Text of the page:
In ‘Hollywood’, Ryan Murphy gives us a look into the glitz of the late 40s Hollywood while adding his own touch to the story. Mixing fact with fiction, in what he likes to call “faction”, he gives an alternate account of the history. The film industry was biased and bigoted at the time, and through this story, Murphy ponders about the possibility of change at that time.
What if the fight for representation had started in the 40s? What if the actors and actresses of that time did not have to be closeted for fear of their career? What if film producers were bolder and fairer in the choice of films and their leads? To deliver this version, he puts forward the character of Dick Samuels, an executive who decides to take some risks and change the face of Hollywood. Is he based on a real person? Here’s the answer.
Was Dick Samuels a real person?
No, Dick Samuels was not a real-life personality. Ryan Murphy wrote Samuels as a closeted gay to emphasize the relevance of “reputation” in Hollywood at that time. While Dick is a good man and a generous employee, he also finds himself bowing to certain rules in Hollywood. Joe Mantello, who plays Samuels in the show, said, “He has a bottom-line mentality because he exists within a system where that’s rewarded. This man who has made a series of agreements with himself in order to keep his place in the business starts to follow his own instincts and heart and gradually becomes a more authentic version of himself and brings that to his work.”
While Samuel’s homosexuality was imagined, Murphy based his professionalism and an eye for talent on the renowned producer, Irving Thalberg. The head of MGM, he had earned the name of “Boy Wonder” for producing some of the best films of the era while also helping the careers of some of the biggest stars of the Golden Age. ‘Grand Hotel’, ‘China Seas’, ‘Mutiny on the Bounty’, and ‘The Good Earth’ were some of his most successful projects. He is also known for passing over Anna May Wong for the Oscar-winning role in ‘The Good Earth’.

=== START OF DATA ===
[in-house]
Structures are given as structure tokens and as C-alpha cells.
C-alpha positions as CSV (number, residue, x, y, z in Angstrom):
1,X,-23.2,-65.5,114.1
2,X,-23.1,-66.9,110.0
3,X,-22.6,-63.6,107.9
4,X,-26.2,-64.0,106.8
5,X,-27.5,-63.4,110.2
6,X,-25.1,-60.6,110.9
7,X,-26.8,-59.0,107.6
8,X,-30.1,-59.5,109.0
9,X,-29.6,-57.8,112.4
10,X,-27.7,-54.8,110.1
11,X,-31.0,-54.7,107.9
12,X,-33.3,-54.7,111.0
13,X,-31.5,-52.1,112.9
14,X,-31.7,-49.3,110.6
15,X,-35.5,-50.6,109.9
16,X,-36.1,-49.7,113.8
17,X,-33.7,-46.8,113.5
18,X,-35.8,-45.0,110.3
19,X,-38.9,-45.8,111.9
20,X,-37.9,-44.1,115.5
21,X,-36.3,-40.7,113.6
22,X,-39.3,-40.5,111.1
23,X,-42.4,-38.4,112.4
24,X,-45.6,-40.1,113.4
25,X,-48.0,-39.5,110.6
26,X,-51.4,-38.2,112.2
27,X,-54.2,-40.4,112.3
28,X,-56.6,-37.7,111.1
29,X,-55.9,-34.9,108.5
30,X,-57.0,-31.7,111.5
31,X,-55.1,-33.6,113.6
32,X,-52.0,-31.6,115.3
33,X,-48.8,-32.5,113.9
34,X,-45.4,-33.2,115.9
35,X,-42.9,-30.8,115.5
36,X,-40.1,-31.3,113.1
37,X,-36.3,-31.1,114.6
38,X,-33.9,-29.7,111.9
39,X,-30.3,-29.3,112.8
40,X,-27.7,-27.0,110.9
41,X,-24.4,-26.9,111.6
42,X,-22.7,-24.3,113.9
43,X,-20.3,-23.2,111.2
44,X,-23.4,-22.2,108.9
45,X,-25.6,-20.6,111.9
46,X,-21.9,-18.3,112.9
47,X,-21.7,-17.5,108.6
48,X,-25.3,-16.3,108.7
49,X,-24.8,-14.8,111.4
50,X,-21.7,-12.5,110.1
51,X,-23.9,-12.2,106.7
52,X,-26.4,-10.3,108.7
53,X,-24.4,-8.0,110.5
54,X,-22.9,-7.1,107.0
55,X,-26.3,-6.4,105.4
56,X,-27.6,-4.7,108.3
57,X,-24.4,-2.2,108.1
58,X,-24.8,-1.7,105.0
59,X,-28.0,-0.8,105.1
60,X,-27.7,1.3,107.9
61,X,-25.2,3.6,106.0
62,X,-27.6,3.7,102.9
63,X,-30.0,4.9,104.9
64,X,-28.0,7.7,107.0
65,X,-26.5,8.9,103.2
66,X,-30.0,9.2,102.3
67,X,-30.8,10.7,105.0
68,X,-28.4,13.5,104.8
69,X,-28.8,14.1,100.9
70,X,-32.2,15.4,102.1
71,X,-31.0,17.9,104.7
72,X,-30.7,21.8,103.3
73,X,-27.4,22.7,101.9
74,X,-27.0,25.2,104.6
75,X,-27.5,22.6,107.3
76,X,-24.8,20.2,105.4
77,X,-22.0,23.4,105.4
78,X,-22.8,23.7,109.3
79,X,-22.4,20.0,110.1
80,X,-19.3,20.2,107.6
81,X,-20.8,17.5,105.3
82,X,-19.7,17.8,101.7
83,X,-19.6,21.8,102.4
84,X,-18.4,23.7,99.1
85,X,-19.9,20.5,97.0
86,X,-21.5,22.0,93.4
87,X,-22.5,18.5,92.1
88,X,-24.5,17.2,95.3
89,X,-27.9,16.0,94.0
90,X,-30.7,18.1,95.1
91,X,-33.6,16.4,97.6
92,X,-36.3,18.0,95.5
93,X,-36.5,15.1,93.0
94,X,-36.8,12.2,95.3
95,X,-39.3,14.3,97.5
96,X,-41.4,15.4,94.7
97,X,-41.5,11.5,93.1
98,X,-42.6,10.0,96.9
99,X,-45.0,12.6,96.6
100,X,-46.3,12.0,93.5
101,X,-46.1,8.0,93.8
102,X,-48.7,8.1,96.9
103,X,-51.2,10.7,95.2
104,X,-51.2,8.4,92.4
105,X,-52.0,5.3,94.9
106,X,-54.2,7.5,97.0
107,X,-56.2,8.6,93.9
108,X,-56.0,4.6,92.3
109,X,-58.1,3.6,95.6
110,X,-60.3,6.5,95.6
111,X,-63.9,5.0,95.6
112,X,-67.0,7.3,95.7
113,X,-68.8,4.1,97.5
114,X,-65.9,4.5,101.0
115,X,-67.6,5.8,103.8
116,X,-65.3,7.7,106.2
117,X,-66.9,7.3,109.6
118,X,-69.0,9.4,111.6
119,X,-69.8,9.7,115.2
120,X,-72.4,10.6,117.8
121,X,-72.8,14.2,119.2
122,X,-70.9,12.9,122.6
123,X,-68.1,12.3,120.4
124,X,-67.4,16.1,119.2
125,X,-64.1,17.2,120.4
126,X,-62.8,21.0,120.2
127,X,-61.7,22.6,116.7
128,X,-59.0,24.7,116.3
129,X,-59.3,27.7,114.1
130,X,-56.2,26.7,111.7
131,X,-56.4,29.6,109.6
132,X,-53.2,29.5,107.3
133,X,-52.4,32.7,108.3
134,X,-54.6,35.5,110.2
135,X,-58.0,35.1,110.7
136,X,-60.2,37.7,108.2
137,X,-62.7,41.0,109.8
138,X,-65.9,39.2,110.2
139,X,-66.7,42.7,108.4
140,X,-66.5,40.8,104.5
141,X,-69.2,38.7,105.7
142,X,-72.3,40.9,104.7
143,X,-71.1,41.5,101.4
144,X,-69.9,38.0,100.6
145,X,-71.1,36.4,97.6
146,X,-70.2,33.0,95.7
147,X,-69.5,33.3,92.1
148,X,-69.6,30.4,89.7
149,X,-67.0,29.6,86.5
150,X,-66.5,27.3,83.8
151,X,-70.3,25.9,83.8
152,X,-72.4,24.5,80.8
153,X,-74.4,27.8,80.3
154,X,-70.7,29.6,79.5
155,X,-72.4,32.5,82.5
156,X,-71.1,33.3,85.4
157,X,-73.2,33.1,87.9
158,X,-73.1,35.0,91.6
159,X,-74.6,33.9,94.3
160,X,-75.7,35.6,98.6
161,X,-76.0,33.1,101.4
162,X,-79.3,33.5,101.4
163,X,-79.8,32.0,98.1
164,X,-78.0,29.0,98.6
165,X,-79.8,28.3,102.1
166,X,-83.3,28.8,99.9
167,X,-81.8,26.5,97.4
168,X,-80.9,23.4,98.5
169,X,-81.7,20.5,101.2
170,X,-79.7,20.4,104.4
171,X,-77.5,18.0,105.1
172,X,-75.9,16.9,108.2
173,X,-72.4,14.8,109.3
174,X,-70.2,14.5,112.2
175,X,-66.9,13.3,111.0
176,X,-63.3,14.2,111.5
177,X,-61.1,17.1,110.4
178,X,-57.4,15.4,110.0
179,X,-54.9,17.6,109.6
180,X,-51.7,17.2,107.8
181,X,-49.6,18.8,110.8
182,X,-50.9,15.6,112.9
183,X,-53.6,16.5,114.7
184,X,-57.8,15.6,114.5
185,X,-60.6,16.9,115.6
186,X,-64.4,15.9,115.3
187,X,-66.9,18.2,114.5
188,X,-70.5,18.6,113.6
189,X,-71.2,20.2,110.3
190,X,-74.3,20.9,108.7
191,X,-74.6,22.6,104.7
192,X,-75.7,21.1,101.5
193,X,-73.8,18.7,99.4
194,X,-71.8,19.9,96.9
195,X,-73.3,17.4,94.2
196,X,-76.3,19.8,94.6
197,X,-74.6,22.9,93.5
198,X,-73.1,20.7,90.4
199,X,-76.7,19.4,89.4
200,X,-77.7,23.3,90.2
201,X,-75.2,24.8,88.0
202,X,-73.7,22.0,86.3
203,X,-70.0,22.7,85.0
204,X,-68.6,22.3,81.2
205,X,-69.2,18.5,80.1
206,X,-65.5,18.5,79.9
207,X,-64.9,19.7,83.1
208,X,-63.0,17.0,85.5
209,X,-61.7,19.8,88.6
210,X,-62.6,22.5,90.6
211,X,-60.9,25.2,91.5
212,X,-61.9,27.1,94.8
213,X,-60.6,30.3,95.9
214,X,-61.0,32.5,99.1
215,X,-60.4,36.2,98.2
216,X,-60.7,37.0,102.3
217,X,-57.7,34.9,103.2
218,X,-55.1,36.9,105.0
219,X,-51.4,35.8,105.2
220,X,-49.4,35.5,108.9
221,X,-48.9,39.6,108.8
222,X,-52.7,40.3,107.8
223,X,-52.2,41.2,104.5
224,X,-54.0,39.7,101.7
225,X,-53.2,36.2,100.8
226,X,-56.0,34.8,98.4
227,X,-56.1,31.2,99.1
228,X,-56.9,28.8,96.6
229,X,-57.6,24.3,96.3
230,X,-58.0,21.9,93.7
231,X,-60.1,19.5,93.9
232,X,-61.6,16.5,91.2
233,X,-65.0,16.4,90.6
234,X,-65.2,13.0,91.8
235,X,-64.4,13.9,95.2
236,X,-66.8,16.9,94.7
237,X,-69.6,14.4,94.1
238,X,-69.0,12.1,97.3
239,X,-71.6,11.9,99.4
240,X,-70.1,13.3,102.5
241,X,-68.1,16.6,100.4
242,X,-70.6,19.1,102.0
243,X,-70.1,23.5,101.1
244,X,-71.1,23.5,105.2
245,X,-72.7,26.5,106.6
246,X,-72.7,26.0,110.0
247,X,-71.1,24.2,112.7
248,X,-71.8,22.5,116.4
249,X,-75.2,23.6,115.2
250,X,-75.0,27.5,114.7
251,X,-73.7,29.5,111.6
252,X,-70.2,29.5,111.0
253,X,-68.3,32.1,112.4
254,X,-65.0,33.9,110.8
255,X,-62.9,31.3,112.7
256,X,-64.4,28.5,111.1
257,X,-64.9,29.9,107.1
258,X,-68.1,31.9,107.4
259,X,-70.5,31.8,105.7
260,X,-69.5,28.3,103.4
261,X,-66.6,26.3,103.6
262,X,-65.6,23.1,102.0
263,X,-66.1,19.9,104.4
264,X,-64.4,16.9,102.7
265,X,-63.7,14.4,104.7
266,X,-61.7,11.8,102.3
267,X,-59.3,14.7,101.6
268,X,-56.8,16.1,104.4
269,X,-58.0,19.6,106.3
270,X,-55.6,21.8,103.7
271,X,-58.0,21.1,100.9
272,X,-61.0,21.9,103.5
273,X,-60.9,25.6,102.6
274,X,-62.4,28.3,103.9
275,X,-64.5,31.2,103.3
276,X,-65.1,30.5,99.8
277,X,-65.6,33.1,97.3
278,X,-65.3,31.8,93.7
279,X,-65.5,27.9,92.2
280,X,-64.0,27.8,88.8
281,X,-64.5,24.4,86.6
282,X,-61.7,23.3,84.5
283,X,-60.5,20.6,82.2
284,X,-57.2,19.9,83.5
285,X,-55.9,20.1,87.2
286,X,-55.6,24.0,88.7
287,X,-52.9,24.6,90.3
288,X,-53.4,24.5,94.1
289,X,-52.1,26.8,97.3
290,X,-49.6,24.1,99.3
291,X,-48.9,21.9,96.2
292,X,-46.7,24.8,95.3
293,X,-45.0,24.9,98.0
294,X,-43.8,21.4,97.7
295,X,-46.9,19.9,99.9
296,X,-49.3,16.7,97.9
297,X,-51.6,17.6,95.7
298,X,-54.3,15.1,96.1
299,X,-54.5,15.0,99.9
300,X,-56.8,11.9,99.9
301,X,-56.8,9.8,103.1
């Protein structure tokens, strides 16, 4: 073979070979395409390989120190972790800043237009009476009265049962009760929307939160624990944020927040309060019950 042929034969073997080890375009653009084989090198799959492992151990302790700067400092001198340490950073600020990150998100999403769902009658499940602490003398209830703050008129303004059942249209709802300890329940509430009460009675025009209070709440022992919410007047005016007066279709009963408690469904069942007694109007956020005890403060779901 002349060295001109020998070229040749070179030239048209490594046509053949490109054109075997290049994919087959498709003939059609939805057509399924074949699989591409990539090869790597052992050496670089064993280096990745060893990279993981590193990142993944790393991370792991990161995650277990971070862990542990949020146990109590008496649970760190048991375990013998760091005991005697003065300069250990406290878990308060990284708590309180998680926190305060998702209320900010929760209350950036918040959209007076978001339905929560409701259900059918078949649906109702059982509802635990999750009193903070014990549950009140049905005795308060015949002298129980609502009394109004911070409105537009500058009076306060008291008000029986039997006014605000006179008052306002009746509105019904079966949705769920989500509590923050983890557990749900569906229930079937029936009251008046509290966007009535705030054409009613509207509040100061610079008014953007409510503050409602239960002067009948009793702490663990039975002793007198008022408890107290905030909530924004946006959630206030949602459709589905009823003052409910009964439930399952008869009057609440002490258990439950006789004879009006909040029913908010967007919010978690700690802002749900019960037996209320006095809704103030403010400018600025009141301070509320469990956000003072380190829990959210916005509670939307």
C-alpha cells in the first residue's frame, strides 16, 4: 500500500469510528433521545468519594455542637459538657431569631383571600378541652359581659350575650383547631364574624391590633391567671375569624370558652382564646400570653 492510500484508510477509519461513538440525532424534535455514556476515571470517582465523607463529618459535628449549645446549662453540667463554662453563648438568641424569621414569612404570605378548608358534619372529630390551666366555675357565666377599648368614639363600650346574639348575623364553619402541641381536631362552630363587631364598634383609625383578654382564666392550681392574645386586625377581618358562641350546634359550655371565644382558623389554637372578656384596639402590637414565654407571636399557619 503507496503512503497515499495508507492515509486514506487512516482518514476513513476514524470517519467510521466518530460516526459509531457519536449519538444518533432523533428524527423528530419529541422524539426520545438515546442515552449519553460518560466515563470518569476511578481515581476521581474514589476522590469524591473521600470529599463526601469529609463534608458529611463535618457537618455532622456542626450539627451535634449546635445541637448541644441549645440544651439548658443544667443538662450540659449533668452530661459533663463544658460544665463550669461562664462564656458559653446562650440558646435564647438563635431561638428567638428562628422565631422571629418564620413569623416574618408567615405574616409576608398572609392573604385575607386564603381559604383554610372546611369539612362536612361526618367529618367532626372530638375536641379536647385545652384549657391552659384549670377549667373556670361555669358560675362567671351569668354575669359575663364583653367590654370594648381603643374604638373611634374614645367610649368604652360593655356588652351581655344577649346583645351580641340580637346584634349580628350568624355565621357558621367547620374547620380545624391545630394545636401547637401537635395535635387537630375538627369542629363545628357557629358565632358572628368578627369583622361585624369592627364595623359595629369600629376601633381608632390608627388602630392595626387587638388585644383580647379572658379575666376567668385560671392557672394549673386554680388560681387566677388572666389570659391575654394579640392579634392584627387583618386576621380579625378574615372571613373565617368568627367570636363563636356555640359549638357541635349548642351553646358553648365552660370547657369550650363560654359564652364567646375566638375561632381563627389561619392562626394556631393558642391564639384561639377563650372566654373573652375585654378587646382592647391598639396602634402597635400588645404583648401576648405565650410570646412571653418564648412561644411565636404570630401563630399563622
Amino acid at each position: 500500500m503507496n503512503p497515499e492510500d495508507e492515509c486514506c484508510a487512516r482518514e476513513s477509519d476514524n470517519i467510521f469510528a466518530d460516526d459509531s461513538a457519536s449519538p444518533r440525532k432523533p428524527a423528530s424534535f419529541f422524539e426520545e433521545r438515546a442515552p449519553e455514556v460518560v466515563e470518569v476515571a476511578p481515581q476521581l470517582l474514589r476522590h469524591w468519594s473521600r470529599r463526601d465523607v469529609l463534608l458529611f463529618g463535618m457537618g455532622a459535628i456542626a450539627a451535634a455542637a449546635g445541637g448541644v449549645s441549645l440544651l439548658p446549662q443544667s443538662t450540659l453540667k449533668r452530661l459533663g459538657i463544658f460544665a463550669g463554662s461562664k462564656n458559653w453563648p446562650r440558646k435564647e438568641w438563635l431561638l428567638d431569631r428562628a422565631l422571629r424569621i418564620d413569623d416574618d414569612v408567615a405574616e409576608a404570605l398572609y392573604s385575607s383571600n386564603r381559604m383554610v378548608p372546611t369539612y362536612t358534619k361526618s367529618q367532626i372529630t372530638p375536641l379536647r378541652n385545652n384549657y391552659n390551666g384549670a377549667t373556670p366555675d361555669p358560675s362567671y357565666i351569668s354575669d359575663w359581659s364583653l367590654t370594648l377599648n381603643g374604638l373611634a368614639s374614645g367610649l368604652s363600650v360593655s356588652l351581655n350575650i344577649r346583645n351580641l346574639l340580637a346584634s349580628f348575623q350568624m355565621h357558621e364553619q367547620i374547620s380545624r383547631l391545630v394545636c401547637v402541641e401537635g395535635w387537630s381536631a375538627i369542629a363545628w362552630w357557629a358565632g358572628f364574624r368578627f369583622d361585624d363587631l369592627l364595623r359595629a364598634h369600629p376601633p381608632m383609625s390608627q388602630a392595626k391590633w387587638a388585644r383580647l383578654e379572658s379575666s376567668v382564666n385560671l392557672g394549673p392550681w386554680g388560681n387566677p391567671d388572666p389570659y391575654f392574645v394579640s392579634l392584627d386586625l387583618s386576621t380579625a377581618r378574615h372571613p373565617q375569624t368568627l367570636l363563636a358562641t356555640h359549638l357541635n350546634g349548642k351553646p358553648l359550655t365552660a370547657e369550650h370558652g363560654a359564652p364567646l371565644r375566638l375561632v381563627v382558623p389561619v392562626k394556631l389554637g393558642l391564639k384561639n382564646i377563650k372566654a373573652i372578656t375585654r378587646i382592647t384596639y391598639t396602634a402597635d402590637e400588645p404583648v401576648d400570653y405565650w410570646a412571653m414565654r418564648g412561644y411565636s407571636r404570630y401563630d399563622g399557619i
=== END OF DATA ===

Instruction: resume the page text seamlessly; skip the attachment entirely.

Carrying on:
Unlike Samuels, Thalberg was not gay, though he was much more accepting of non-straight people as compared to others. He dated actress Norma Shearer and married her in 1927. When she thought about retiring after the birth of their second child, he convinced her otherwise. She ended up with a flourishing career.
Irving Thalberg died in 1936 at the age of 37 due to pneumonia. He is buried in the Great Mausoleum at Forest Lawn Memorial Park in Glendale, California. Cecil B. DeMille called his death “the greatest conceivable loss to the motion-picture industry.” MGM president Nicholas Schenck noted Thalberg as “the most important man in the production end of the motion-picture industry.” David O. Selznick called “beyond any question the greatest individual force for fine pictures.” We find similar praise from Samuels’ peers for him in the show.
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